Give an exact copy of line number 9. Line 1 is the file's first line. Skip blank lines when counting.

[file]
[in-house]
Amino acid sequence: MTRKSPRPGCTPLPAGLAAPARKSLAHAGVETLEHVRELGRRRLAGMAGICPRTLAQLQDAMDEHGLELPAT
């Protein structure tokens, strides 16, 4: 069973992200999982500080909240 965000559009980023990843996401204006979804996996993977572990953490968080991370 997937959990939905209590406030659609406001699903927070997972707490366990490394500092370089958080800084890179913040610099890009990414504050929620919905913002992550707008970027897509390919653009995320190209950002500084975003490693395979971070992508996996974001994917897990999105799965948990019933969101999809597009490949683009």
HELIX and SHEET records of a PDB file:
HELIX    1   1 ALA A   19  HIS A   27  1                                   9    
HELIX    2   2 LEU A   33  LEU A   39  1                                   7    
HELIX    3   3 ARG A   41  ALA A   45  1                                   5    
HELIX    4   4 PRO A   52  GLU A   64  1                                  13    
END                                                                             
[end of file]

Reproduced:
END                                                                             